Bloomberg and UBS clash over Sef aggregation

UBS claims users of its Neo platform are being blocked from trading on Bloomberg's Sef; Bloomberg questions value of aggregation

UBS offices in New York

Bloomberg and UBS clashed yesterday over attempts by the Swiss bank to provide clients of its Neo trading platform with access to Bloomberg's swap execution facility (Sef) – with UBS claiming that Bloomberg is refusing to support the introducing broker service on its execution venue.

The dirty linen was aired during a panel discussion at the Sefcon event in New York as participants debated the lack of buy-side participation in central limit order books (Clobs), one of two trading modes that all Sefs are required to offer. A year after Sefs started operating officially, buy-side firms continue to overwhelmingly use the request-for-quote (RFQ) approach that apes traditional phone-based trading.

"Most clients tell us they get arguably better pricing by showing who they are to one of their liquidity providing partners than they would get in an anonymous interdealer market," said Nathan Jenner, chief operating officer for fixed-income electronic trading at Bloomberg.

He added that of the average 1,000 index credit default swap (CDS) trades executed daily on Bloomberg Sef, just 30 to 50 of those trades happen via its Clob. It sparked an immediate response from Rana Chammaa, head of rates and credit derivatives agency trading sales at UBS.

"I would say it suits Nathan to suggest most of his clients get better pricing by name give-up. He mentioned that [Bloomberg] has an order book but that it has not seen much activity in interest rate swaps. We would love to connect to that order book, Nathan, but I think there are some impartial access issues there. We need to see some enforcement of the impartial access guidelines put forth before we see the full spectrum of order book trading," she said.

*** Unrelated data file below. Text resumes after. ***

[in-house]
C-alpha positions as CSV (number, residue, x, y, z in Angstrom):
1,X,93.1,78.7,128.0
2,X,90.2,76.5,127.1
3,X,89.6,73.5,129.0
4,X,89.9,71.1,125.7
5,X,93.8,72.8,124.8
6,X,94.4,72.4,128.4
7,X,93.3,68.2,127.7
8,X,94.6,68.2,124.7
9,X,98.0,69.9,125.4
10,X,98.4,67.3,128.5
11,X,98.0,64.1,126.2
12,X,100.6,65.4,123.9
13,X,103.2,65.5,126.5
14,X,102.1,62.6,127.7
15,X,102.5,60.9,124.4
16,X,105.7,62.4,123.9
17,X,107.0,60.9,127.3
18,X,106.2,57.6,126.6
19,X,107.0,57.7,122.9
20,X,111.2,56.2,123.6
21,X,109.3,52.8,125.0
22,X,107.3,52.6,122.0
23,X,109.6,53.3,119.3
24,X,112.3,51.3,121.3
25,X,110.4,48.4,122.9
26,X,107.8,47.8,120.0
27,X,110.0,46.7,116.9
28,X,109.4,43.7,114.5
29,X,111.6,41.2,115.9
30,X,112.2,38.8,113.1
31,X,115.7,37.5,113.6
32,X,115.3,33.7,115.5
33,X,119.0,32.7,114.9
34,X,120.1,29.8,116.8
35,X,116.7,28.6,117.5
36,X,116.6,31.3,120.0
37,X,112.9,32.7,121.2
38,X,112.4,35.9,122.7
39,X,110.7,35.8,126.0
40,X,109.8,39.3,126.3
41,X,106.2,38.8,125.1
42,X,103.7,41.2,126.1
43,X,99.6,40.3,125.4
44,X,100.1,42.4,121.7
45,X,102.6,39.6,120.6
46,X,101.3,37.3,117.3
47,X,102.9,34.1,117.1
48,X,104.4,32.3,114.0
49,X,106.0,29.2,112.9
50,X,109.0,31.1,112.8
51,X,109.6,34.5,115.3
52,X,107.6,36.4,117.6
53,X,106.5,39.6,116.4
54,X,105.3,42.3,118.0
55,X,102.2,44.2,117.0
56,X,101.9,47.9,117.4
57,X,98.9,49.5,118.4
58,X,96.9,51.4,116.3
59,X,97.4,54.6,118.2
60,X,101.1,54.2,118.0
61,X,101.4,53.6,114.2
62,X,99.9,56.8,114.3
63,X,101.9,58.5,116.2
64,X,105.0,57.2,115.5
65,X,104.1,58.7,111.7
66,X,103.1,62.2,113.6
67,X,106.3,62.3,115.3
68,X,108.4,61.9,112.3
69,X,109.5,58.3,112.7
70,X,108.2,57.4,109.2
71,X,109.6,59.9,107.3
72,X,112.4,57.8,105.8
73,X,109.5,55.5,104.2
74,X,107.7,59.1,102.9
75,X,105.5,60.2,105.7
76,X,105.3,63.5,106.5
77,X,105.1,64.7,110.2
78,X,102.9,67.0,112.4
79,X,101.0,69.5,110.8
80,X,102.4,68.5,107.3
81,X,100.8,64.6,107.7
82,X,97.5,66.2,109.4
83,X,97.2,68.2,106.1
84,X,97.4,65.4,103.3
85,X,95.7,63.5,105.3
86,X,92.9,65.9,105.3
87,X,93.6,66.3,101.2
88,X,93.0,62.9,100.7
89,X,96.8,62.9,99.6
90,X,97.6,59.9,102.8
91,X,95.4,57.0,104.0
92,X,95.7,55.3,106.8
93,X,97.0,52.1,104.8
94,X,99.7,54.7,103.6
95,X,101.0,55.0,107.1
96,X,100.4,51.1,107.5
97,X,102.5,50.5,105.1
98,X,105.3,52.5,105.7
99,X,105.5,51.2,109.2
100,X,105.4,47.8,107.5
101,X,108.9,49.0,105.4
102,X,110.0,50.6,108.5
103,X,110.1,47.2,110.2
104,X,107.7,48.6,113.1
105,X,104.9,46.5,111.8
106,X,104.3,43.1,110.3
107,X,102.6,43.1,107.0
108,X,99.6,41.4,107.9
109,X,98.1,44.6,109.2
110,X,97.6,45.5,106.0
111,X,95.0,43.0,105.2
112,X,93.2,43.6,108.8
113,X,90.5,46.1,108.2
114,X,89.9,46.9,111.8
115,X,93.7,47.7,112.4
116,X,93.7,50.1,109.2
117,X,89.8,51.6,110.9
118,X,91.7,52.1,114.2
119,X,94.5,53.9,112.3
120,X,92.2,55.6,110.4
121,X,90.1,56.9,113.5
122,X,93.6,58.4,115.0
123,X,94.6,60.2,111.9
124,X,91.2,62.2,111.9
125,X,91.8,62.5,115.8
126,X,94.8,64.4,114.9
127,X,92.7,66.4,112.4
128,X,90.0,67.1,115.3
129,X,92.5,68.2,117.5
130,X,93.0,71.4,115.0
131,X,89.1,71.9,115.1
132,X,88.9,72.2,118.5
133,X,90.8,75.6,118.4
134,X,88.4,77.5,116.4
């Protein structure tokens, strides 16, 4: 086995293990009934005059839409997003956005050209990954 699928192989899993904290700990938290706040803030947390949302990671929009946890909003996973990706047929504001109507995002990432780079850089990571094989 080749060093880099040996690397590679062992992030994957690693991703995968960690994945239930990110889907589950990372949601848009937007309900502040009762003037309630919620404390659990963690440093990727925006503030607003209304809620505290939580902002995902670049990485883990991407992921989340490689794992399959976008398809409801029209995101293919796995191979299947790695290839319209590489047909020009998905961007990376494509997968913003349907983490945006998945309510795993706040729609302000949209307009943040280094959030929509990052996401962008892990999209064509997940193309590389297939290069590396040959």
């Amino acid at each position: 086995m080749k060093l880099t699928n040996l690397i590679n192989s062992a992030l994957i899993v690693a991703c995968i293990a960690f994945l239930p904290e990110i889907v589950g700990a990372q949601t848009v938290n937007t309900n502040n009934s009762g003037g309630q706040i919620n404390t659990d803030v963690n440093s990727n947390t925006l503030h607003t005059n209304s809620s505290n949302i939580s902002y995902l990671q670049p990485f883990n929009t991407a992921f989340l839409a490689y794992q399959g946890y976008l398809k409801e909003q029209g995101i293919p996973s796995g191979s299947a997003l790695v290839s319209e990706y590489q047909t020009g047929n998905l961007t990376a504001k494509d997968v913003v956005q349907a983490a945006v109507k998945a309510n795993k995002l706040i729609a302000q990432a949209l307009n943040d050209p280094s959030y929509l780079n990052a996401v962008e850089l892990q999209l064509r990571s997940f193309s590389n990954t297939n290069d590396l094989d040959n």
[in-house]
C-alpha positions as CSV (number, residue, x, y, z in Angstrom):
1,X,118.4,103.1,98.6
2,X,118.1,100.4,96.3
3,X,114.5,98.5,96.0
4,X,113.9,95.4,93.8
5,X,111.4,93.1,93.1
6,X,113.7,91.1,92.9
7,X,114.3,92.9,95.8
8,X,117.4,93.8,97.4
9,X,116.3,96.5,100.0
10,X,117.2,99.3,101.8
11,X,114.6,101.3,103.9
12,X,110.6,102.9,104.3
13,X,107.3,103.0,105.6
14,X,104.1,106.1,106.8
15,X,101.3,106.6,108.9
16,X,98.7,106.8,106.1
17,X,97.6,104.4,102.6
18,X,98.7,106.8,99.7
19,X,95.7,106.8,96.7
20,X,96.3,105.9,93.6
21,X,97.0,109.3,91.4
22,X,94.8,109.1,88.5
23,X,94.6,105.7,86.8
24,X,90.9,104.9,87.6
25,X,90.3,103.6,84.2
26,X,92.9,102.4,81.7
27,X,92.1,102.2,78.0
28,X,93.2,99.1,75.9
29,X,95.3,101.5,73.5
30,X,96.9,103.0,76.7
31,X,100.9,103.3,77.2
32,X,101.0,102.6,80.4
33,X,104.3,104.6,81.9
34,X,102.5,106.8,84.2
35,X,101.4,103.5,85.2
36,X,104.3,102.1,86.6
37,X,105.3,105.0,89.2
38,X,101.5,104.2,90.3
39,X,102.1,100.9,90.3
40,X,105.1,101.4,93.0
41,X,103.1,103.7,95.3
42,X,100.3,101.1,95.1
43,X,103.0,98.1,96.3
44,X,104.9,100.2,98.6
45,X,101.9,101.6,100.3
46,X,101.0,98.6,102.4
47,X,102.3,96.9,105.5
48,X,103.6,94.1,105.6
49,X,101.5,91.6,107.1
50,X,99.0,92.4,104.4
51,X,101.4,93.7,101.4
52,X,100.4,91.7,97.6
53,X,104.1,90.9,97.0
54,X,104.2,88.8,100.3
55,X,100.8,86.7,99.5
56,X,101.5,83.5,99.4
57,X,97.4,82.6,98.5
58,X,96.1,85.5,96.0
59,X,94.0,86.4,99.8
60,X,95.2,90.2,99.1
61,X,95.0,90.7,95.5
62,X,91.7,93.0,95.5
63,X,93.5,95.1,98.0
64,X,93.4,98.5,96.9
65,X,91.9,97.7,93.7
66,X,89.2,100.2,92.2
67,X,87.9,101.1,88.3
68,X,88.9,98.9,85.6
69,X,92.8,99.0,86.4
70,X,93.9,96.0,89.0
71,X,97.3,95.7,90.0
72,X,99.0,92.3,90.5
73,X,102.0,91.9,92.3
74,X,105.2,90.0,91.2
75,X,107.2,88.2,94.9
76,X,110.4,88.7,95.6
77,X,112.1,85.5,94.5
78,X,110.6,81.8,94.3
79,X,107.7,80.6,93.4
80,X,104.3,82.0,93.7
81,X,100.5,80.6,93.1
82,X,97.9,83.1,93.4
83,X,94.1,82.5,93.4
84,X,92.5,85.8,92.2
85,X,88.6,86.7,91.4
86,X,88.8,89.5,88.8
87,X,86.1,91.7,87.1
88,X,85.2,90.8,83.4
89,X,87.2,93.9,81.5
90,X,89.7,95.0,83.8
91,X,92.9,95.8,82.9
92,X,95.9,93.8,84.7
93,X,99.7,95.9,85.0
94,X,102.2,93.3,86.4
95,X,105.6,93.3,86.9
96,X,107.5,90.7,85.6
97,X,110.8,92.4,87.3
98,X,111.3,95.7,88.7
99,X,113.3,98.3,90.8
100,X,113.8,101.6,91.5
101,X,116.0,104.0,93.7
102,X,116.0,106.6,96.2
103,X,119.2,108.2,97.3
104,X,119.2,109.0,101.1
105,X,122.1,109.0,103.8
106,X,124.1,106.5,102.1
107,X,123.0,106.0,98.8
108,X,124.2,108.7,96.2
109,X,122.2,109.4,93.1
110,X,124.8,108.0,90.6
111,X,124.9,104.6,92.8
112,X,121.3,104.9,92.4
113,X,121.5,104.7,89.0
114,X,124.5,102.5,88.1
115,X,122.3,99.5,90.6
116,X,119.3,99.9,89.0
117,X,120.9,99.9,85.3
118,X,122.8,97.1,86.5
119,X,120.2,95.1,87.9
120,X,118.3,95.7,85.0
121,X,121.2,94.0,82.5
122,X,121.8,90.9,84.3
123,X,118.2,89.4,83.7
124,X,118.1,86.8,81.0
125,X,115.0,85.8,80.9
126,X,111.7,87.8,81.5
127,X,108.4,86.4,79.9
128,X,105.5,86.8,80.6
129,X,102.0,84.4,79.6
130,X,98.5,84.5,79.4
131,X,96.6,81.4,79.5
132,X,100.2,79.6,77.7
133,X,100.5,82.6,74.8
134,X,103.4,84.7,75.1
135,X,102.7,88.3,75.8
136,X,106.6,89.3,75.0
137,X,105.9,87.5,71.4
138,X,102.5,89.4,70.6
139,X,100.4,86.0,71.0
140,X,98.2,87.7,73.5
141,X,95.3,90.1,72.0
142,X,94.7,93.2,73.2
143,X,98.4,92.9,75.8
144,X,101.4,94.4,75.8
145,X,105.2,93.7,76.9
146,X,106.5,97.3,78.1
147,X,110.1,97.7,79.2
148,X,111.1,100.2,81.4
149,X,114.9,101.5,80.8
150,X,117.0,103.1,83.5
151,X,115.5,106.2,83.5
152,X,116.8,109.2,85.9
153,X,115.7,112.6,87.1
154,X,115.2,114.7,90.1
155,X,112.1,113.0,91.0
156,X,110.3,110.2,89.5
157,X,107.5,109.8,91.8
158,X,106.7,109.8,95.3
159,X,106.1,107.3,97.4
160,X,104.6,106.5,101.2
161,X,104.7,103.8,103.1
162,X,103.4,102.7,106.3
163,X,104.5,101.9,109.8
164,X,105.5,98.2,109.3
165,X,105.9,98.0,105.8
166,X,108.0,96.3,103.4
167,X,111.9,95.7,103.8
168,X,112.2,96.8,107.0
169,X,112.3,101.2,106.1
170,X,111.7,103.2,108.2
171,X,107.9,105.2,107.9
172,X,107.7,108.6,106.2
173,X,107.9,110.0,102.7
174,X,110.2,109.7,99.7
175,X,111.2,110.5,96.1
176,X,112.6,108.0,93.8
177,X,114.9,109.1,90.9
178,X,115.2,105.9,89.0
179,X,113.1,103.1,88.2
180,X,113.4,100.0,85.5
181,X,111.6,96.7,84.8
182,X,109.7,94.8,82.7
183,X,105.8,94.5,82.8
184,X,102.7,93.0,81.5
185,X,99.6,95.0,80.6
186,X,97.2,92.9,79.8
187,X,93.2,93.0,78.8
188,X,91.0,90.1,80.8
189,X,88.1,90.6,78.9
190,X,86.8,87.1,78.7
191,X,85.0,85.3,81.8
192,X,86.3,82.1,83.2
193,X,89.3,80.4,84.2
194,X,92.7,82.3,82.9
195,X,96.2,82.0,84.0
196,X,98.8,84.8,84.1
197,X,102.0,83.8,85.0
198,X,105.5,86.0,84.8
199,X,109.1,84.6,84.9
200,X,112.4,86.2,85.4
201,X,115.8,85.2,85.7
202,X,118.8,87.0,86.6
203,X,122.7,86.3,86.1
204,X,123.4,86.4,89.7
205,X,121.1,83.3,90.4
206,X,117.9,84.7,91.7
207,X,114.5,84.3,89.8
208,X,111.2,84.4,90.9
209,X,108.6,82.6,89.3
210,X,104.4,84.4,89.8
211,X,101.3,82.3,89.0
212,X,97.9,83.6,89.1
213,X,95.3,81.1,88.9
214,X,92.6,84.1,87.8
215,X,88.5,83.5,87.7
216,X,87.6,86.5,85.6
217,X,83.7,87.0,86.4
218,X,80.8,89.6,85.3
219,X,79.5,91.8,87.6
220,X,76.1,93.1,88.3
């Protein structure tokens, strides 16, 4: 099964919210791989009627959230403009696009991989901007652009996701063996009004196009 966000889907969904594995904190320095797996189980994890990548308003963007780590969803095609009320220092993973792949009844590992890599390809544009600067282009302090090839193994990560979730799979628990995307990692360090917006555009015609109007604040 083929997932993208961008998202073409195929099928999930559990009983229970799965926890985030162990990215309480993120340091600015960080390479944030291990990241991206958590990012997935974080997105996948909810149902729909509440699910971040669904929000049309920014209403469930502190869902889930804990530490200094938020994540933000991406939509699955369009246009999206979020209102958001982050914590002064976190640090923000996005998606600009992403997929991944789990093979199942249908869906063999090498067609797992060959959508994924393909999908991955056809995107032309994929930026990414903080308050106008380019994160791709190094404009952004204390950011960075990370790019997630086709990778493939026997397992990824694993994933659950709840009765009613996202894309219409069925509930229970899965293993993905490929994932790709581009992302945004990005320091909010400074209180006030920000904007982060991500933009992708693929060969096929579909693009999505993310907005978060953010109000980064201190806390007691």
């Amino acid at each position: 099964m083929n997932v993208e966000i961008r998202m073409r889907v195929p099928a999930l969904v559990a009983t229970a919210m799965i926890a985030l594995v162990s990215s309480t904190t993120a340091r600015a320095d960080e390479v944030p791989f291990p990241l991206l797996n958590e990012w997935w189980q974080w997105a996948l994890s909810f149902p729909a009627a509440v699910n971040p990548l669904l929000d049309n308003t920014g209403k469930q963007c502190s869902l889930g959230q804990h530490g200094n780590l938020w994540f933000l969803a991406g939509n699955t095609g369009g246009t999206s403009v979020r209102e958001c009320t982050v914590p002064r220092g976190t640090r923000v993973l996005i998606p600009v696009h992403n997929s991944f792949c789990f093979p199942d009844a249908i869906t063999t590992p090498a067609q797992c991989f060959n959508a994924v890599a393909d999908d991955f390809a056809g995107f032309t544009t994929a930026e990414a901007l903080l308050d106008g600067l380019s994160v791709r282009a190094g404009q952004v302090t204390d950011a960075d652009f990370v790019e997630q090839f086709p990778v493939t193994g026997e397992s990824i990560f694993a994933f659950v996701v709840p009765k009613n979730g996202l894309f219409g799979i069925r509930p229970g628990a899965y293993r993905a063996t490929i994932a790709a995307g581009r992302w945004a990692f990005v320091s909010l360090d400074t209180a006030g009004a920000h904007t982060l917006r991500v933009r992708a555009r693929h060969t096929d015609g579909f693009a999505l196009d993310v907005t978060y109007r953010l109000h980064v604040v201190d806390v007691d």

We would love to connect to that order book, Nathan, but I think there are some impartial access issues there

"My name keeps coming up, so I better respond," Jenner retorted. "Anybody that wants access to Bloomberg's order book via API, there are a number of Bloomberg people here [to speak with]," at which point Chammaa interrupted with a heavily sarcastic: "I'll do that."

Tensions between the two firms first became public in June this year, when Paul Hamill, head of execution services at UBS in New York told that Bloomberg had configured its platform so "it is still not possible for a client to choose the introducing broker model, as the Sef has not built out the infrastructure to support the pre-trade credit check for on-behalf-of trading".

Bloomberg denied those accusations and highlighted its well-publicised first sponsored access trade executed in February by Credit Suisse on behalf of its client, Nisa Investment Advisors.

The spat is essentially a clash of business models. Bloomberg has built its Sef as a way of adding value to buy-side users of its terminal – it charges subscribers just $10 per trade to execute an interest rate swap on the platform. UBS's Neo, meanwhile, offers an introducing broker or aggregation service – customers can execute trades on any of the platforms to which it is connected without having to go through the rigmarole of setting up a direct connection or, in Bloomberg's case, licensing a terminal.